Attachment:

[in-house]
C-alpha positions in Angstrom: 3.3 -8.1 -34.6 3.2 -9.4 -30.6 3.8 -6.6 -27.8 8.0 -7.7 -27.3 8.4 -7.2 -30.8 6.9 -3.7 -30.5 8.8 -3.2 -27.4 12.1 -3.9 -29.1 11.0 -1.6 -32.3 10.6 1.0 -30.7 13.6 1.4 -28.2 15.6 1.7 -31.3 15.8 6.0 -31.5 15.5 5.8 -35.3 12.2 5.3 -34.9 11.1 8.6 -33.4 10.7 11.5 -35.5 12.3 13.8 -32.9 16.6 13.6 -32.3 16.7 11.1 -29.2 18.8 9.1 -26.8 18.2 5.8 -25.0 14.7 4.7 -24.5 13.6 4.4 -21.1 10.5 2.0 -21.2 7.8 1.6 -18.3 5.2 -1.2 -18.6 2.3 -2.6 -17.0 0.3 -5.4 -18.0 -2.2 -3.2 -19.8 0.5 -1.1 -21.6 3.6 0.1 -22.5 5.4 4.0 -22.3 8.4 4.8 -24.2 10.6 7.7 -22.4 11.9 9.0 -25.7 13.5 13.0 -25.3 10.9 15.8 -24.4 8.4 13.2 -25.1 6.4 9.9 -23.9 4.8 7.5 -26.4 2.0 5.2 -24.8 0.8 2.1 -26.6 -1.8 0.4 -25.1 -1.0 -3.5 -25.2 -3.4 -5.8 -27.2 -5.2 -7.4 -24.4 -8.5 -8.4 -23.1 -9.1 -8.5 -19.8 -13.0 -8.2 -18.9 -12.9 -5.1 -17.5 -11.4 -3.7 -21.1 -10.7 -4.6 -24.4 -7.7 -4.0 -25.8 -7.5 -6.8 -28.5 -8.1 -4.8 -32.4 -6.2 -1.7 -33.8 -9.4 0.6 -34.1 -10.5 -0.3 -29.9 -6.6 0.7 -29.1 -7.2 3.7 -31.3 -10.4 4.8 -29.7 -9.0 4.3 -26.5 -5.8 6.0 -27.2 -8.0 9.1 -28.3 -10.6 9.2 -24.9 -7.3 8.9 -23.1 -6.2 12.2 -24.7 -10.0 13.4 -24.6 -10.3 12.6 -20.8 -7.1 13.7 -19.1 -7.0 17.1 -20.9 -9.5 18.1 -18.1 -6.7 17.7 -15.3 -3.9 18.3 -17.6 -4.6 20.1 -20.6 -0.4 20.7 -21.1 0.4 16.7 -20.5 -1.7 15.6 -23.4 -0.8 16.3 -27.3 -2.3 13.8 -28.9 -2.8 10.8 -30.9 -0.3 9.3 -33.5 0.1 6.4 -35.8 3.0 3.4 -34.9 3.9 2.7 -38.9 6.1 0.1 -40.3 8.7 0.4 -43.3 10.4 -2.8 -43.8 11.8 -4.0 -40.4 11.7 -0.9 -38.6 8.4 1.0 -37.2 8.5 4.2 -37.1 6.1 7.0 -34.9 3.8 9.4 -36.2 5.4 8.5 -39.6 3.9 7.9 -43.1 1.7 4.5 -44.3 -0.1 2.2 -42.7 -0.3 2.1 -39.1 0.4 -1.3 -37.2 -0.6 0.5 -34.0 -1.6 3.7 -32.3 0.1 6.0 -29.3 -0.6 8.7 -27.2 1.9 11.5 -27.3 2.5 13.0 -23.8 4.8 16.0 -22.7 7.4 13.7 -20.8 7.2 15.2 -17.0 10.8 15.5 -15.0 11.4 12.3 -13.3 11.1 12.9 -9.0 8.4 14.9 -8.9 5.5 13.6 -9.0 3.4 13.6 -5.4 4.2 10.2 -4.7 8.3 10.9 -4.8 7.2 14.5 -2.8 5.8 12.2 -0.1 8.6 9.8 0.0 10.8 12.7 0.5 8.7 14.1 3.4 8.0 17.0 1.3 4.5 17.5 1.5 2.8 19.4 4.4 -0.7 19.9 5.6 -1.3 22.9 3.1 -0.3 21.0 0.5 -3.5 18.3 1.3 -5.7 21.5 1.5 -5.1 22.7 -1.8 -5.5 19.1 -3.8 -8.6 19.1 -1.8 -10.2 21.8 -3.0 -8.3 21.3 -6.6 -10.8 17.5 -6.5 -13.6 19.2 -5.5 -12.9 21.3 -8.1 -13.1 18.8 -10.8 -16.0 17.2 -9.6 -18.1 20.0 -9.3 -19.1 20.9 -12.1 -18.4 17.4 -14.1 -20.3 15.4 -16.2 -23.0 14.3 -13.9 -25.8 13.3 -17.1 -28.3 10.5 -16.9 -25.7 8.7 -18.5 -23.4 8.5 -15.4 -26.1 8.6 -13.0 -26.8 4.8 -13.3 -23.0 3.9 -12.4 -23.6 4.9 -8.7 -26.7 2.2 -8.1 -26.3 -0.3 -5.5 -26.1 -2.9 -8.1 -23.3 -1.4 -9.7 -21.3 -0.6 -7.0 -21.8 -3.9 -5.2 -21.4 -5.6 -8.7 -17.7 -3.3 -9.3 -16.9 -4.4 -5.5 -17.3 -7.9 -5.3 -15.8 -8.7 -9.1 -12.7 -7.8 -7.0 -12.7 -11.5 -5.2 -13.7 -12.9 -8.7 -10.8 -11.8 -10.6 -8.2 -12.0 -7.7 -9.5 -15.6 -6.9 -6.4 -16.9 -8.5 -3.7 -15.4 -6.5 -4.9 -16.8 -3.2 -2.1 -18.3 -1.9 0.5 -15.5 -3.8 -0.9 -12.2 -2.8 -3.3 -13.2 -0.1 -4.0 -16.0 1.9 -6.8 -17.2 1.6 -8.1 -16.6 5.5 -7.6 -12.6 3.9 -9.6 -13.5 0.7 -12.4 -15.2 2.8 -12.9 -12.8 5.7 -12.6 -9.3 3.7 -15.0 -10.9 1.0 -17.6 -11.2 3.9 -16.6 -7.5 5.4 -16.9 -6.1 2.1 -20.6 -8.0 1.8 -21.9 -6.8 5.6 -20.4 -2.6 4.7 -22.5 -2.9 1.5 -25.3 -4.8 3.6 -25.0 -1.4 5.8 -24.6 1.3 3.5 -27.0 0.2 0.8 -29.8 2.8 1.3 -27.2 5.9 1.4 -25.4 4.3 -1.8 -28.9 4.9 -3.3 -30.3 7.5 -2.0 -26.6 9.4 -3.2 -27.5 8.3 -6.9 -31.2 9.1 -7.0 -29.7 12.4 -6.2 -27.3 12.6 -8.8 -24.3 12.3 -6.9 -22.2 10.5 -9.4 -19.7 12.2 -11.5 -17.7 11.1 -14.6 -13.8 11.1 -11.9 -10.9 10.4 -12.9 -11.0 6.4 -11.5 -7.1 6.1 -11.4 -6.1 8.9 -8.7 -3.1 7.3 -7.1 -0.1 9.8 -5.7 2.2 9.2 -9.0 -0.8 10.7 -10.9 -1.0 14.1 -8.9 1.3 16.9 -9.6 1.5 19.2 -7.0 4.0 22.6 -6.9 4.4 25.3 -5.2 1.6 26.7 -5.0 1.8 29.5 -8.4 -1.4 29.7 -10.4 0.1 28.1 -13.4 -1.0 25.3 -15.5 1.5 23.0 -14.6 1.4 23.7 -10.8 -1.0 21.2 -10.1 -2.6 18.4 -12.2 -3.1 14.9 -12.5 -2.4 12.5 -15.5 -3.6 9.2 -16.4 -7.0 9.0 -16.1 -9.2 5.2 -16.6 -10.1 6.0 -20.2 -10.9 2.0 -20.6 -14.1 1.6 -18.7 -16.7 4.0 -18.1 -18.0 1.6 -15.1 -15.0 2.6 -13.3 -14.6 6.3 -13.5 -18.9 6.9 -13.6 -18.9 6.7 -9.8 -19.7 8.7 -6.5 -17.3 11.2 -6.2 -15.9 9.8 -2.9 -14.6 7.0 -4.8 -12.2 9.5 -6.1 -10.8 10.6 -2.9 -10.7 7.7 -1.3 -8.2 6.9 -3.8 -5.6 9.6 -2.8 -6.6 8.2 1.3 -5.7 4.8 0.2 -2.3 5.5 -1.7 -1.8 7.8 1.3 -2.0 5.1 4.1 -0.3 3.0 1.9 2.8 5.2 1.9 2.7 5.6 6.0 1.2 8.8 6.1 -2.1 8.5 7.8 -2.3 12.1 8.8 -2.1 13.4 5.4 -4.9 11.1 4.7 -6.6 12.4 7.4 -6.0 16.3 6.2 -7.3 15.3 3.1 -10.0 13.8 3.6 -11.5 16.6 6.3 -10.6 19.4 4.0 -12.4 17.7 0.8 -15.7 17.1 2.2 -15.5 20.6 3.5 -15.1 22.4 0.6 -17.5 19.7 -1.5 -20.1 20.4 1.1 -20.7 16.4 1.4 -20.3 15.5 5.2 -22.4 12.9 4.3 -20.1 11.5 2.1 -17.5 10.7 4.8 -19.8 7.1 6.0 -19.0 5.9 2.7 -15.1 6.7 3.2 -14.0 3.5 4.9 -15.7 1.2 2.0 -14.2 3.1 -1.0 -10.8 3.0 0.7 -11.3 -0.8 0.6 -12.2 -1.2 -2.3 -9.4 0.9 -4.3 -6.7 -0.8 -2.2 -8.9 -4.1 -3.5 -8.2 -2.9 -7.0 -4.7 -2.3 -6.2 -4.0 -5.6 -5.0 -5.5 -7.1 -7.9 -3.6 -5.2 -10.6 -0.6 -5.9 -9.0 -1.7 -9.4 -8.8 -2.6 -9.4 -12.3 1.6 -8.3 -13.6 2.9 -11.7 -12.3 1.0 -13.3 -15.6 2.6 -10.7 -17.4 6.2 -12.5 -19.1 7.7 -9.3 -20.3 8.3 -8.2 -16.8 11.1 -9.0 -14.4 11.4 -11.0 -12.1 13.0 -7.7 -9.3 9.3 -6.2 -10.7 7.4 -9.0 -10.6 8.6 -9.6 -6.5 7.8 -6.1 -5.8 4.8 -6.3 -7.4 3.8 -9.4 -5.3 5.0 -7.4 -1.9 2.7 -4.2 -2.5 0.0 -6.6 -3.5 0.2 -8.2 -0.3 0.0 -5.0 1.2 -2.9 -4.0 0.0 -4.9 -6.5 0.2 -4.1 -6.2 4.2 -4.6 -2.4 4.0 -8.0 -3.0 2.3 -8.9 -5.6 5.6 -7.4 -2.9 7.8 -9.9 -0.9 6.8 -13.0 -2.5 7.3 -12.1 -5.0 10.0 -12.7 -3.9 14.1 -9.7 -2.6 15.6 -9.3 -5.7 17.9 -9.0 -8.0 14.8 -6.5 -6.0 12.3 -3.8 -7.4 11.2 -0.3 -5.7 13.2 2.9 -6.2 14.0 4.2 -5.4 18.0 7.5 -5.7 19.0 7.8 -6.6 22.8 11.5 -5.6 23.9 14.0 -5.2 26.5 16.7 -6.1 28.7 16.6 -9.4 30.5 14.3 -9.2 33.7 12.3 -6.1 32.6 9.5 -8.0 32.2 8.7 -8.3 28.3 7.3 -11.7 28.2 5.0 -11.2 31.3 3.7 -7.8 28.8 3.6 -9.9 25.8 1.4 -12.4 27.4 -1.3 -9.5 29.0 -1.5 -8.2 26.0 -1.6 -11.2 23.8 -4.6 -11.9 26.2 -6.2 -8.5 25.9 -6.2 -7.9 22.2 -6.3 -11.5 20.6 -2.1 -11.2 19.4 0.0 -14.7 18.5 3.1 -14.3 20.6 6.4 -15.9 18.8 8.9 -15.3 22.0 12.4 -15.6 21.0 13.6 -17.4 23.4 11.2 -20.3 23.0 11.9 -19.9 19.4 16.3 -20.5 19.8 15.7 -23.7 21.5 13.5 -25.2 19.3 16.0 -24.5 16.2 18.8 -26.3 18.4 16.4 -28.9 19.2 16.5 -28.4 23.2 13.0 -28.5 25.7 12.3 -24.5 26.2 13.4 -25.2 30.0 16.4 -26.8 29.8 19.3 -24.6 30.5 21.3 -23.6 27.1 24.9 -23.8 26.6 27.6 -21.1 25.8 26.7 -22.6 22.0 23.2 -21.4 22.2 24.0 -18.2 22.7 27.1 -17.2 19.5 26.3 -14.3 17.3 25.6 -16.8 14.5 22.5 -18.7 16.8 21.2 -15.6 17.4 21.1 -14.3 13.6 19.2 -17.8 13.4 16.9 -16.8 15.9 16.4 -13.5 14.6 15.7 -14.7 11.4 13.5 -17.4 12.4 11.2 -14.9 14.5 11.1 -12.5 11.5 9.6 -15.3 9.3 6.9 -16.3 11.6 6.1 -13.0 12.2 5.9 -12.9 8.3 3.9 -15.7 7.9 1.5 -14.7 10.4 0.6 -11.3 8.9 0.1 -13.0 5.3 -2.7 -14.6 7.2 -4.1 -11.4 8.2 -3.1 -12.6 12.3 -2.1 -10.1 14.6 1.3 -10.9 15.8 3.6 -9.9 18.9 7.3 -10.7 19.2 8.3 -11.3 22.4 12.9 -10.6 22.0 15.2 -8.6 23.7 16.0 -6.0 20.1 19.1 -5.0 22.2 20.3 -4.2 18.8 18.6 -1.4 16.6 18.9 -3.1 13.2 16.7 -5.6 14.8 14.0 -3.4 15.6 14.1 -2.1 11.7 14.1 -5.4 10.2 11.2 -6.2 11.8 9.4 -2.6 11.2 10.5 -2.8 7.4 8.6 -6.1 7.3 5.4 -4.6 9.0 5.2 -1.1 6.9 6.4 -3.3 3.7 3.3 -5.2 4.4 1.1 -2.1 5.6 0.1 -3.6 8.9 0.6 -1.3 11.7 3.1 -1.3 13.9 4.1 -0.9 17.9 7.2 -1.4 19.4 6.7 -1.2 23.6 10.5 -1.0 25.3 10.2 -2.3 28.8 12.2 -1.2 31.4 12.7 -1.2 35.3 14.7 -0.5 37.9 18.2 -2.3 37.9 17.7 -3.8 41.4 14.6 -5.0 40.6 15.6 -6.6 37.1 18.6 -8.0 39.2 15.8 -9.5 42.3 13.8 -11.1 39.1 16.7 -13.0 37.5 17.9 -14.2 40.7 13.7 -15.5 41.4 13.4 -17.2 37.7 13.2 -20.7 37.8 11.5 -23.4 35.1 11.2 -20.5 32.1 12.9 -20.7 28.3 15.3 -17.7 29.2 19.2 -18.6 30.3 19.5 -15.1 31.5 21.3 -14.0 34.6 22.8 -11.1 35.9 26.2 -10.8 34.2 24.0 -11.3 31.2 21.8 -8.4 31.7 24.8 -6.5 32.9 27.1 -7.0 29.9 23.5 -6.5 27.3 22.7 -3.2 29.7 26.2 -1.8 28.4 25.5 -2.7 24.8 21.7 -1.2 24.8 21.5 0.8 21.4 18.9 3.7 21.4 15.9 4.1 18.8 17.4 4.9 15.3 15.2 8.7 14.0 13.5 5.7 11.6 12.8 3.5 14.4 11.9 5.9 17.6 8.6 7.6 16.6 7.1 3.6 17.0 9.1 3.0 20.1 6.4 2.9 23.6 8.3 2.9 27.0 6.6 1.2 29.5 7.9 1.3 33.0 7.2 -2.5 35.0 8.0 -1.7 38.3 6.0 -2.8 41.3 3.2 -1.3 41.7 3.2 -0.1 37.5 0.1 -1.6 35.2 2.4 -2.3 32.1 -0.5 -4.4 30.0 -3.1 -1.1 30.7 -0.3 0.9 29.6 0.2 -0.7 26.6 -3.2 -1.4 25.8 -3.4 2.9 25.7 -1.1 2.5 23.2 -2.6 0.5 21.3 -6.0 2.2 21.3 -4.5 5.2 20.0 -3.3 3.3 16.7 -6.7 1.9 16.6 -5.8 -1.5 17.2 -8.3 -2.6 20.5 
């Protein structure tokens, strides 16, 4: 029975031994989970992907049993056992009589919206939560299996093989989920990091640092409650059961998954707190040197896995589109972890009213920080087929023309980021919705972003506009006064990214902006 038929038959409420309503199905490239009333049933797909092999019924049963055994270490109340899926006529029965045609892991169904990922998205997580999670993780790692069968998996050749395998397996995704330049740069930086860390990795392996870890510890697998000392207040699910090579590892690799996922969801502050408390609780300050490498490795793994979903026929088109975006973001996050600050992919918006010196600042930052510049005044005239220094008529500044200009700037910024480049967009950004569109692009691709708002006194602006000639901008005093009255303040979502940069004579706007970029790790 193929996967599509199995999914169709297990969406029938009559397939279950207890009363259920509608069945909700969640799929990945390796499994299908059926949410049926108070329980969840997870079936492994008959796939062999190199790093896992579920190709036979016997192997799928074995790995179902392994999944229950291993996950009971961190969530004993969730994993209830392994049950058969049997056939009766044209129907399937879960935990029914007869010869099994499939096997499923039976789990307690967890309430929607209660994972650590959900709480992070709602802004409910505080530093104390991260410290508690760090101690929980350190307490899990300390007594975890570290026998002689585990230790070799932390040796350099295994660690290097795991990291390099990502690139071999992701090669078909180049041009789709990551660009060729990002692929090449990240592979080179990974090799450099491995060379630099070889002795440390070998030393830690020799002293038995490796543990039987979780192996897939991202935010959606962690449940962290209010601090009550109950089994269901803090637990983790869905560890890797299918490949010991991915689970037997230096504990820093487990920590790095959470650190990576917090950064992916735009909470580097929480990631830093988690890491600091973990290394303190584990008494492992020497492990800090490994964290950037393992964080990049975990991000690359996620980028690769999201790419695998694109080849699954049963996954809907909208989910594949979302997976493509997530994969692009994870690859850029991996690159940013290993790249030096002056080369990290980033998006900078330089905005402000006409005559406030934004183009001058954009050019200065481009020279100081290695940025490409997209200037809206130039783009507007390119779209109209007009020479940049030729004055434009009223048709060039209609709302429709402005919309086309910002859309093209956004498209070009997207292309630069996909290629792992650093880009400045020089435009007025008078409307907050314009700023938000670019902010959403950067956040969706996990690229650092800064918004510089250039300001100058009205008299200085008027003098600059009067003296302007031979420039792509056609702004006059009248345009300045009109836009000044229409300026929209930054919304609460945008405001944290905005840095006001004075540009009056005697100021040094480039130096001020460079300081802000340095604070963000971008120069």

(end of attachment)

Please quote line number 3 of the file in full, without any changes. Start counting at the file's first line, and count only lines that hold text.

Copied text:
């Protein structure tokens, strides 16, 4: 029975031994989970992907049993056992009589919206939560299996093989989920990091640092409650059961998954707190040197896995589109972890009213920080087929023309980021919705972003506009006064990214902006 038929038959409420309503199905490239009333049933797909092999019924049963055994270490109340899926006529029965045609892991169904990922998205997580999670993780790692069968998996050749395998397996995704330049740069930086860390990795392996870890510890697998000392207040699910090579590892690799996922969801502050408390609780300050490498490795793994979903026929088109975006973001996050600050992919918006010196600042930052510049005044005239220094008529500044200009700037910024480049967009950004569109692009691709708002006194602006000639901008005093009255303040979502940069004579706007970029790790 193929996967599509199995999914169709297990969406029938009559397939279950207890009363259920509608069945909700969640799929990945390796499994299908059926949410049926108070329980969840997870079936492994008959796939062999190199790093896992579920190709036979016997192997799928074995790995179902392994999944229950291993996950009971961190969530004993969730994993209830392994049950058969049997056939009766044209129907399937879960935990029914007869010869099994499939096997499923039976789990307690967890309430929607209660994972650590959900709480992070709602802004409910505080530093104390991260410290508690760090101690929980350190307490899990300390007594975890570290026998002689585990230790070799932390040796350099295994660690290097795991990291390099990502690139071999992701090669078909180049041009789709990551660009060729990002692929090449990240592979080179990974090799450099491995060379630099070889002795440390070998030393830690020799002293038995490796543990039987979780192996897939991202935010959606962690449940962290209010601090009550109950089994269901803090637990983790869905560890890797299918490949010991991915689970037997230096504990820093487990920590790095959470650190990576917090950064992916735009909470580097929480990631830093988690890491600091973990290394303190584990008494492992020497492990800090490994964290950037393992964080990049975990991000690359996620980028690769999201790419695998694109080849699954049963996954809907909208989910594949979302997976493509997530994969692009994870690859850029991996690159940013290993790249030096002056080369990290980033998006900078330089905005402000006409005559406030934004183009001058954009050019200065481009020279100081290695940025490409997209200037809206130039783009507007390119779209109209007009020479940049030729004055434009009223048709060039209609709302429709402005919309086309910002859309093209956004498209070009997207292309630069996909290629792992650093880009400045020089435009007025008078409307907050314009700023938000670019902010959403950067956040969706996990690229650092800064918004510089250039300001100058009205008299200085008027003098600059009067003296302007031979420039792509056609702004006059009248345009300045009109836009000044229409300026929209930054919304609460945008405001944290905005840095006001004075540009009056005697100021040094480039130096001020460079300081802000340095604070963000971008120069």